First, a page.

Plastic Solution

Compostable plastics are getting more sustainable but are still no cure-all

Certified compostable bioplastics are doing their share to alleviate plastic pollution, but they can’t be depended upon to reverse the plastic crisis on their own.

Companies have been increasingly investing in compostable plastics in a bid to curb global plastic pollution.

Some 125 brands and corporations (including L’Oreal, PepsiCo, Mars and The Coca Cola Company) have pledged to work towards ‘100% reusable, recyclable or compostable plastic packaging by 2025’ according to goals set out by the Ellen McArthur Foundation.

Compostable plastics refer to a subset of biodegradable plastics that break down into their natural components without leaving behind toxic residue. Technically, all plastics can break down-the only difference is the time frame and the conditions needed. Both biodegradable and compostable plastics break down under natural biological processes, but compostable plastics also produce carbon dioxide, water, inorganic compounds and biomass that can be directly beneficial to the environment.

On this account, there has been some confusion over brands using the terms ‘compostable’ and ‘biodegradable’ interchangeably. Consumers might assume that a product can break down in a compost bin due to its marketing but often, biodegradability occurs only in industrial composting units where temperatures can be maintained at 60°C for weeks on end, unlike garden compost bins where temperatures range from 10-30°C.

Only bioplastics that are labelled ‘certified compostable plastic’ are designed to be composted in municipal and industrial aerobic composting conditions-it’s important to note that often, these can’t be collected via green bin curb side recycling systems and require businesses to make separate arrangements with aerobic composting facilities.

The overall transition towards more compostable plastic alternatives has not only been complicated by these difficulties in general disposal but also due to their shortcomings with regards to functionality.

For a long time, using virgin plastics proved the better solution when considering properties such as heat distortion, rigidity and moisture sensitivity. In the last ten years, however, things have started to change. Polyhydroxyalkanoates (PHA’s) are considered one of the most compostable materials on the market-combining high impact and heat resistance, they can biodegrade in a variety of conditions, being both soil and marine degradable, ranging from municipal solid waste systems, anaerobically digestible as well as home compostable.

Some companies have gone a step further to render the substitution of conventional polymers for their more sustainable compostable packaging even more desirable by not only matching their material properties but also trumping them.

TIPA in tandem with PerfoTec created a microperforated film that wraps around fresh produce and degrades into the soil at its end-of-life stage without leaving behind pollutants such as microplastics or toxic chemicals. Under scientific study, this compostable film was found to have increased the shelf life of bell peppers by 21 days and the shelf life of cucumbers by 15 days more than what could be achieved with petroleum-based plastics.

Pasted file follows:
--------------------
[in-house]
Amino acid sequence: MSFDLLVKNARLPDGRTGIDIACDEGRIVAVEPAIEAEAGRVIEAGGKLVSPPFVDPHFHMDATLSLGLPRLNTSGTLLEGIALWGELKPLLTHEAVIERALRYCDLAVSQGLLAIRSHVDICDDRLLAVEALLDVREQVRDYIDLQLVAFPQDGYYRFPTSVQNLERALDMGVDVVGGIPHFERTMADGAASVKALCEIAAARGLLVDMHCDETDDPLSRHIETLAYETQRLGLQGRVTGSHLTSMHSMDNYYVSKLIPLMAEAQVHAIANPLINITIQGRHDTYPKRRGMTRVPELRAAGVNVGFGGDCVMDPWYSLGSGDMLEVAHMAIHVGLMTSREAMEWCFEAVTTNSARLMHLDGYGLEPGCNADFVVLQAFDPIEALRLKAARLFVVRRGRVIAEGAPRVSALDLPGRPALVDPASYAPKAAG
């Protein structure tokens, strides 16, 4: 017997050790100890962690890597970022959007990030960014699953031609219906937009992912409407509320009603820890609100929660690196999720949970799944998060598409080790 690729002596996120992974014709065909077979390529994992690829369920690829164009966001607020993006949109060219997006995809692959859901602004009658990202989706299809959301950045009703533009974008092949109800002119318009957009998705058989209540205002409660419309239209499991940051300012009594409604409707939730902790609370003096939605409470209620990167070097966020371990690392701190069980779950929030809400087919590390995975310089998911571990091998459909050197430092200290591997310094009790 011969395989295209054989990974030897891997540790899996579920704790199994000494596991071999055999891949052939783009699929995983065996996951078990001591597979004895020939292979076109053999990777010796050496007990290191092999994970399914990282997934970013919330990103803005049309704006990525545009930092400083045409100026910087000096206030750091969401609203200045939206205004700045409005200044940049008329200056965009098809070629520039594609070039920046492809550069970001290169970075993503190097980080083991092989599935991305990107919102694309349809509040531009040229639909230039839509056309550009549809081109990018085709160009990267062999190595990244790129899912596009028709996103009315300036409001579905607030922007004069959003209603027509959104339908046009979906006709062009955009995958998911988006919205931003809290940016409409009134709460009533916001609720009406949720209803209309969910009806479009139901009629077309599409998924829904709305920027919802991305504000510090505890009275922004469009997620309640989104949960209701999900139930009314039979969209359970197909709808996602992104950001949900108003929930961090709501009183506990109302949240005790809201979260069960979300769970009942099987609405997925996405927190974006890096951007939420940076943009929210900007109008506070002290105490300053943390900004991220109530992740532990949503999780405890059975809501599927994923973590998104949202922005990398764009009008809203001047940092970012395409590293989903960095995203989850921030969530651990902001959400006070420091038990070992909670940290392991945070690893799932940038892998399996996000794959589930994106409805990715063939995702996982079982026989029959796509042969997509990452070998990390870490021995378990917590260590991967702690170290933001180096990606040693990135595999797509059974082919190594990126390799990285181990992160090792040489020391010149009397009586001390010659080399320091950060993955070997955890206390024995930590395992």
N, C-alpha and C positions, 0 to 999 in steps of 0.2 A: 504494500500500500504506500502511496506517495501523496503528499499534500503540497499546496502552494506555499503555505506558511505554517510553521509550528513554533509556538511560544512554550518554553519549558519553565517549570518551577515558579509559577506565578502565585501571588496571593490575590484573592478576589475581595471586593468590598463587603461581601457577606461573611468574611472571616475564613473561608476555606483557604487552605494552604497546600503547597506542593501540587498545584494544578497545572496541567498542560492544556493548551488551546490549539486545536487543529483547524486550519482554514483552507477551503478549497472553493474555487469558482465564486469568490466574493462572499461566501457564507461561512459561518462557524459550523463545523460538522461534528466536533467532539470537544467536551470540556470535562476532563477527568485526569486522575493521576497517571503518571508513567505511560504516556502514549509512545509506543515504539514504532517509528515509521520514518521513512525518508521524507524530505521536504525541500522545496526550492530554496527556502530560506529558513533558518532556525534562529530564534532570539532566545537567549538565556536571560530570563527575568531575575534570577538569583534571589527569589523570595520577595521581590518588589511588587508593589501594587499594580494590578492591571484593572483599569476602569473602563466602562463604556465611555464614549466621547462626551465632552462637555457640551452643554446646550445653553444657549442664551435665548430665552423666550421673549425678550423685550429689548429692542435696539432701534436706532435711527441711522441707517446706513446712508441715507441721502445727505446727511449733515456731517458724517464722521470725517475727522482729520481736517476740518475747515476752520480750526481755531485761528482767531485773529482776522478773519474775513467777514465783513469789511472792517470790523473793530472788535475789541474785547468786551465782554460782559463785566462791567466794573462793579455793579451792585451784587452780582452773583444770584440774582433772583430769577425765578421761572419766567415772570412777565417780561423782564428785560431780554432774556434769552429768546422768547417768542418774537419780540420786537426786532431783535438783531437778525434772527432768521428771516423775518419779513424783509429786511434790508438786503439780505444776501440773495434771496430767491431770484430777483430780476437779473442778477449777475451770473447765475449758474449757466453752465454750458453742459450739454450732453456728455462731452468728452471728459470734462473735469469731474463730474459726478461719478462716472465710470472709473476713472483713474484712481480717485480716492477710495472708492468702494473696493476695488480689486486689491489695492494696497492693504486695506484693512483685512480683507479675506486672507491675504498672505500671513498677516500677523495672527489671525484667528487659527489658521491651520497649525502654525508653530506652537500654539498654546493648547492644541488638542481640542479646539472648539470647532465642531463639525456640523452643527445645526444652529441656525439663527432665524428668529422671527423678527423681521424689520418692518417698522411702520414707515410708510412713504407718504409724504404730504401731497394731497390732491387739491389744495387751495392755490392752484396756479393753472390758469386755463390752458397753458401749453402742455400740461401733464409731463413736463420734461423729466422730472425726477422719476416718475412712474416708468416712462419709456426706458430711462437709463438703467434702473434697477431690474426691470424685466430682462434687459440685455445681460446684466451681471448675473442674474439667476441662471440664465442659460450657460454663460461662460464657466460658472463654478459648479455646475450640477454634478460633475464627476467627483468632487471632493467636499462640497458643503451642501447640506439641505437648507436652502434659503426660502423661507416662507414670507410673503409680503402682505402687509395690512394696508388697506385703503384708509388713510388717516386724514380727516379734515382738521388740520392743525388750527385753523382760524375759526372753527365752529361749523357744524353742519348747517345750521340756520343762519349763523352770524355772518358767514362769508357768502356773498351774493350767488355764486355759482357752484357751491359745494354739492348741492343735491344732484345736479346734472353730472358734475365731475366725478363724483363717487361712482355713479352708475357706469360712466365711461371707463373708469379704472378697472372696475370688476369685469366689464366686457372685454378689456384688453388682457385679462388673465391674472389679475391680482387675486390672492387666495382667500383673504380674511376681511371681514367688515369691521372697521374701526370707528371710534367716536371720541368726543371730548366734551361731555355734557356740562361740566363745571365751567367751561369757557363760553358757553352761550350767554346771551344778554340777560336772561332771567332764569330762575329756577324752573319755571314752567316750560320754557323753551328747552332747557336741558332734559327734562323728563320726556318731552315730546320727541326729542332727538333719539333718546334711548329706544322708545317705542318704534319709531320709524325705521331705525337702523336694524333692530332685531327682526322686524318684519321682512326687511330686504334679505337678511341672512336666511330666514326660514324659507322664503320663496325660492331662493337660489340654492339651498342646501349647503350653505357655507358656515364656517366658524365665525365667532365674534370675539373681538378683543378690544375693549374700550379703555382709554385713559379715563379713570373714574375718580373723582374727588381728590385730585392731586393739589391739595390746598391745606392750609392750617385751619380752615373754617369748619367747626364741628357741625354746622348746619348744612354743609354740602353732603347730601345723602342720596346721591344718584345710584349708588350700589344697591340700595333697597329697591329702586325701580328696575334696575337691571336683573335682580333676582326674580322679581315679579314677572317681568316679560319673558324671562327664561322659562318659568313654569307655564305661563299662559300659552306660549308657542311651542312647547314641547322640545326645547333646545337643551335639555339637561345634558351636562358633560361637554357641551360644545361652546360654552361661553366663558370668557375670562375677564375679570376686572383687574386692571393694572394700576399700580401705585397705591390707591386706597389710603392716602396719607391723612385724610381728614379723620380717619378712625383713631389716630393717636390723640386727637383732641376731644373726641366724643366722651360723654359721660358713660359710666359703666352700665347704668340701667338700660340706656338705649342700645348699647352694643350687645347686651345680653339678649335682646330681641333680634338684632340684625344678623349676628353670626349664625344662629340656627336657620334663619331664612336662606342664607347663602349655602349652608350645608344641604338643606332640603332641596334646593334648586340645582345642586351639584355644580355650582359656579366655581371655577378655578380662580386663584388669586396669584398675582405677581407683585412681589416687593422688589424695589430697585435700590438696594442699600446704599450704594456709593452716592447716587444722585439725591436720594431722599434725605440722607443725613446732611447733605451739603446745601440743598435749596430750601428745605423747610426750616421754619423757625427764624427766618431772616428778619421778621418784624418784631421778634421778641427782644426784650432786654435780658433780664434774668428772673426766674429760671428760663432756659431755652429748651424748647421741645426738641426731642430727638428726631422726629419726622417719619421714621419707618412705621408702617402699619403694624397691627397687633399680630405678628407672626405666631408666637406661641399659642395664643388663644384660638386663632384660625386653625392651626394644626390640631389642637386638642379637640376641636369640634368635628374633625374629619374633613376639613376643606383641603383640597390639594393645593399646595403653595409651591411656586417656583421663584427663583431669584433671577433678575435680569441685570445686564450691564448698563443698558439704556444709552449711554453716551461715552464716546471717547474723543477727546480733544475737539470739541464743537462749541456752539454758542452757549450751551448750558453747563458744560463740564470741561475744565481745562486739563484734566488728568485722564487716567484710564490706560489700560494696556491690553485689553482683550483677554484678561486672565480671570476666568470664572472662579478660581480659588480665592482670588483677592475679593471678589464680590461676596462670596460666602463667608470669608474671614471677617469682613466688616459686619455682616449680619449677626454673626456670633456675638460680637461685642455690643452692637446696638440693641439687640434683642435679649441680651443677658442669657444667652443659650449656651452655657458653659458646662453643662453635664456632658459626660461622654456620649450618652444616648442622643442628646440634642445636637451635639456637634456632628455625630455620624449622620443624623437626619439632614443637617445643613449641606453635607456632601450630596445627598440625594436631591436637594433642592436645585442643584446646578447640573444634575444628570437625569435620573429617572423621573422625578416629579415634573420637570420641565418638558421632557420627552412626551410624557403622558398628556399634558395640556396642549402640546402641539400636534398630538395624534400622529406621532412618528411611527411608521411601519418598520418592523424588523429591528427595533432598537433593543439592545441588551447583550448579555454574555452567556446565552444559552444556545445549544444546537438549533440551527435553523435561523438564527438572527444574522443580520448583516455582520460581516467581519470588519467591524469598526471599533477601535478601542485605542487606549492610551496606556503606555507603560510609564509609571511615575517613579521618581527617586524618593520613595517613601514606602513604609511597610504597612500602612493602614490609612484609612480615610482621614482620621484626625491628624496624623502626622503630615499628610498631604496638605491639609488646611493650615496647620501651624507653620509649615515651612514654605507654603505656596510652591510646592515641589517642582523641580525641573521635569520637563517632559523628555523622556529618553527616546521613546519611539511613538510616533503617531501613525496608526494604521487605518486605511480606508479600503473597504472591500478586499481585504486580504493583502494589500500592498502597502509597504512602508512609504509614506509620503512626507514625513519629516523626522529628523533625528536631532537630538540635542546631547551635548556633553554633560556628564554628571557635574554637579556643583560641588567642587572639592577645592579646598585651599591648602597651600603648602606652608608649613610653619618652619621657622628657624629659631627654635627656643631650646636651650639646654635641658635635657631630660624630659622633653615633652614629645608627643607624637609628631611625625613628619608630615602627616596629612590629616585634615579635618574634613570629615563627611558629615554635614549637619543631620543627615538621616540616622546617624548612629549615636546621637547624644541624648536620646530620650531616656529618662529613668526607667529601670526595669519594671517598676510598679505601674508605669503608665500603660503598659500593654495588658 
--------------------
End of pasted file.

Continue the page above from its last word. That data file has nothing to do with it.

Yet even compostable plastics that check all the boxes ranging from functionality to sustainability still face major hurdles. In many countries, the necessary composting infrastructure is not available to the extent that would render the method a universal solution to plastic packaging waste.

In New Zealand, for instance, there are only 11 commercial composting facilities. These are all located on the more populated North Island rather than the South Island, these being the two major islands that make up the country. The composting system is not universal either, each facility being run according to its own standards and, as such, waste volumes that are processed differ widely.  

Often, green bins ready to take in compostable waste are not to be found in residential areas, a problem shared in the US, where only 5% of households have access to commercial composting.

In developing countries, awareness around compostable plastic represents the actual problem. In India, a ban on single-use plastics instituted this year does not make plans for the phasing out of compostable plastics on the premise that these are sustainably biodegradable. The assertion is technically correct, yet cannot be put into action realistically within an Indian context. This is because locals are often liable to equate ‘compostable plastic’ with ‘home compostable plastic’, being unaware that many plastics that are technically biodegradable are only so under industrial conditions. As such, these plastics often end up mixed with regular household waste, thereby contaminating the waste stream and rendering the material unfit for recycling.

As such, compostable plastics are no silver bullet solution, often depending on a beneficial interplay of relevant infrastructure and waste policy that entails proper waste collection and segregation. (Without appropriate collection systems, compostable plastics can accumulate on landfills where they emit methane, a gas more toxic than carbon dioxide.) They may, however, prove a viable solution in combination with reusable alternatives (ex. coffee cups, bottles, toothpaste bottles or shampoo bars), the main emphasis being on the reduction of plastic production.